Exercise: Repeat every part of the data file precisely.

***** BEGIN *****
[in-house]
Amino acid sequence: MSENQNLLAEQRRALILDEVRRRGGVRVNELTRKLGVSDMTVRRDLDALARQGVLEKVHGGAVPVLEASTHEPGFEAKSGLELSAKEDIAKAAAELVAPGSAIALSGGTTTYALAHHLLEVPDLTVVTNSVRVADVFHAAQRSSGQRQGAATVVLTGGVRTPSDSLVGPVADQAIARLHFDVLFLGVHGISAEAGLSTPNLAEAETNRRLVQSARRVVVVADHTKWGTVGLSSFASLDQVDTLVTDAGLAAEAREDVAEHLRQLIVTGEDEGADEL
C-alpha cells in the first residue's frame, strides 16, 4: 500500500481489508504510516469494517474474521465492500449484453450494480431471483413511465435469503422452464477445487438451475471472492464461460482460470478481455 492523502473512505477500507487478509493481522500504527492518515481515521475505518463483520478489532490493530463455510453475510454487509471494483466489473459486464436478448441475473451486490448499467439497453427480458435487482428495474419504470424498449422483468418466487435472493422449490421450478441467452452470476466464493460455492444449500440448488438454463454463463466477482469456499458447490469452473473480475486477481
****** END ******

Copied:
[in-house]
Amino acid sequence: MSENQNLLAEQRRALILDEVRRRGGVRVNELTRKLGVSDMTVRRDLDALARQGVLEKVHGGAVPVLEASTHEPGFEAKSGLELSAKEDIAKAAAELVAPGSAIALSGGTTTYALAHHLLEVPDLTVVTNSVRVADVFHAAQRSSGQRQGAATVVLTGGVRTPSDSLVGPVADQAIARLHFDVLFLGVHGISAEAGLSTPNLAEAETNRRLVQSARRVVVVADHTKWGTVGLSSFASLDQVDTLVTDAGLAAEAREDVAEHLRQLIVTGEDEGADEL
C-alpha cells in the first residue's frame, strides 16, 4: 500500500481489508504510516469494517474474521465492500449484453450494480431471483413511465435469503422452464477445487438451475471472492464461460482460470478481455 492523502473512505477500507487478509493481522500504527492518515481515521475505518463483520478489532490493530463455510453475510454487509471494483466489473459486464436478448441475473451486490448499467439497453427480458435487482428495474419504470424498449422483468418466487435472493422449490421450478441467452452470476466464493460455492444449500440448488438454463454463463466477482469456499458447490469452473473480475486477481